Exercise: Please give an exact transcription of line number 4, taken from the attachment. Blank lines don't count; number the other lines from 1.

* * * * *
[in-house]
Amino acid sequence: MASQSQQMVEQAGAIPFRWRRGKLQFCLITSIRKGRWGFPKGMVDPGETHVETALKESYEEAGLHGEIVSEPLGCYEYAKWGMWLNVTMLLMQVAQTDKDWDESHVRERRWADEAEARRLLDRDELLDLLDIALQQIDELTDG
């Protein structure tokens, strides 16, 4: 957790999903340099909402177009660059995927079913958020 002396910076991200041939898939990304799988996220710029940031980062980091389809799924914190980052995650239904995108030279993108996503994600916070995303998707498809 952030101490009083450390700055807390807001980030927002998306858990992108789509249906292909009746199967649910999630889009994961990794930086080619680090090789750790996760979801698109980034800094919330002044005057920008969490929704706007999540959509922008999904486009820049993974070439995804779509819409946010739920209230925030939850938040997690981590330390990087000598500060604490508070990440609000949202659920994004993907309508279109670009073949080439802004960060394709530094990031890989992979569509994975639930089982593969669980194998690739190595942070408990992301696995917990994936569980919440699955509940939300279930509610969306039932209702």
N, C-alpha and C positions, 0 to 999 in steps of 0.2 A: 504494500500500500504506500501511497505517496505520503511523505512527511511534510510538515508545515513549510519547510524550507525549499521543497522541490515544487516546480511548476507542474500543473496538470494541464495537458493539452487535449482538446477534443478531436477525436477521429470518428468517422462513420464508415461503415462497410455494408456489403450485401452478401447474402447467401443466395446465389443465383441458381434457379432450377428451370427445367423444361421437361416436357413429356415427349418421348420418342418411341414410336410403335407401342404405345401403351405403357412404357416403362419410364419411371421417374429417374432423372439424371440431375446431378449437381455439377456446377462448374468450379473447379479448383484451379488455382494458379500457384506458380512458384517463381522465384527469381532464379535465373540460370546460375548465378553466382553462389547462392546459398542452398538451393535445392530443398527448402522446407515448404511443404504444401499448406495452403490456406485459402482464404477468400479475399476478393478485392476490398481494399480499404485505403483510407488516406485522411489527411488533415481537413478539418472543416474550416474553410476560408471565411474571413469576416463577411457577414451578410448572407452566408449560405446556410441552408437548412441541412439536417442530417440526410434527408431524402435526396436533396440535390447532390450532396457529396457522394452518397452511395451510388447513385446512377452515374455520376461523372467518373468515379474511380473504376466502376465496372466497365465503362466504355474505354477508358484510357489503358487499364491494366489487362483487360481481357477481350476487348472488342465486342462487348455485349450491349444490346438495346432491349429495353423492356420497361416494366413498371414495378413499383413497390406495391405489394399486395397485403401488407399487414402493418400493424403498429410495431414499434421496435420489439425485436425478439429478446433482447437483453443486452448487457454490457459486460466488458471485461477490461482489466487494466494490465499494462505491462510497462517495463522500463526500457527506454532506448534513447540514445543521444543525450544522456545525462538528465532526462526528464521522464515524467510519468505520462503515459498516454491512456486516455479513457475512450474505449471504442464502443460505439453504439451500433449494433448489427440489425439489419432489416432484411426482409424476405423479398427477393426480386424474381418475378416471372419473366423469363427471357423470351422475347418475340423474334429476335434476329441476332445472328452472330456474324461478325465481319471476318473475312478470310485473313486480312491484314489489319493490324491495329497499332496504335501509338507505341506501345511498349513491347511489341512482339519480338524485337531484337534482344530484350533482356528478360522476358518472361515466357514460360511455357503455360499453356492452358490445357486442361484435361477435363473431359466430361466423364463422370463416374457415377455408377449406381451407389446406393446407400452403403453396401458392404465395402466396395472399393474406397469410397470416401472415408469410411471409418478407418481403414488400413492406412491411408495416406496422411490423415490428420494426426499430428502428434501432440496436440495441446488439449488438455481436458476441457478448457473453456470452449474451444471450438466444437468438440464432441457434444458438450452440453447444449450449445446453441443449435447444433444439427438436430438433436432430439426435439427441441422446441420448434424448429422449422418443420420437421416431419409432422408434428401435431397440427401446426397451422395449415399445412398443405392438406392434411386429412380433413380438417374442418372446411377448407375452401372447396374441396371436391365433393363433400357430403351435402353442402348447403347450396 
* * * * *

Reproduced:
N, C-alpha and C positions, 0 to 999 in steps of 0.2 A: 504494500500500500504506500501511497505517496505520503511523505512527511511534510510538515508545515513549510519547510524550507525549499521543497522541490515544487516546480511548476507542474500543473496538470494541464495537458493539452487535449482538446477534443478531436477525436477521429470518428468517422462513420464508415461503415462497410455494408456489403450485401452478401447474402447467401443466395446465389443465383441458381434457379432450377428451370427445367423444361421437361416436357413429356415427349418421348420418342418411341414410336410403335407401342404405345401403351405403357412404357416403362419410364419411371421417374429417374432423372439424371440431375446431378449437381455439377456446377462448374468450379473447379479448383484451379488455382494458379500457384506458380512458384517463381522465384527469381532464379535465373540460370546460375548465378553466382553462389547462392546459398542452398538451393535445392530443398527448402522446407515448404511443404504444401499448406495452403490456406485459402482464404477468400479475399476478393478485392476490398481494399480499404485505403483510407488516406485522411489527411488533415481537413478539418472543416474550416474553410476560408471565411474571413469576416463577411457577414451578410448572407452566408449560405446556410441552408437548412441541412439536417442530417440526410434527408431524402435526396436533396440535390447532390450532396457529396457522394452518397452511395451510388447513385446512377452515374455520376461523372467518373468515379474511380473504376466502376465496372466497365465503362466504355474505354477508358484510357489503358487499364491494366489487362483487360481481357477481350476487348472488342465486342462487348455485349450491349444490346438495346432491349429495353423492356420497361416494366413498371414495378413499383413497390406495391405489394399486395397485403401488407399487414402493418400493424403498429410495431414499434421496435420489439425485436425478439429478446433482447437483453443486452448487457454490457459486460466488458471485461477490461482489466487494466494490465499494462505491462510497462517495463522500463526500457527506454532506448534513447540514445543521444543525450544522456545525462538528465532526462526528464521522464515524467510519468505520462503515459498516454491512456486516455479513457475512450474505449471504442464502443460505439453504439451500433449494433448489427440489425439489419432489416432484411426482409424476405423479398427477393426480386424474381418475378416471372419473366423469363427471357423470351422475347418475340423474334429476335434476329441476332445472328452472330456474324461478325465481319471476318473475312478470310485473313486480312491484314489489319493490324491495329497499332496504335501509338507505341506501345511498349513491347511489341512482339519480338524485337531484337534482344530484350533482356528478360522476358518472361515466357514460360511455357503455360499453356492452358490445357486442361484435361477435363473431359466430361466423364463422370463416374457415377455408377449406381451407389446406393446407400452403403453396401458392404465395402466396395472399393474406397469410397470416401472415408469410411471409418478407418481403414488400413492406412491411408495416406496422411490423415490428420494426426499430428502428434501432440496436440495441446488439449488438455481436458476441457478448457473453456470452449474451444471450438466444437468438440464432441457434444458438450452440453447444449450449445446453441443449435447444433444439427438436430438433436432430439426435439427441441422446441420448434424448429422449422418443420420437421416431419409432422408434428401435431397440427401446426397451422395449415399445412398443405392438406392434411386429412380433413380438417374442418372446411377448407375452401372447396374441396371436391365433393363433400357430403351435402353442402348447403347450396 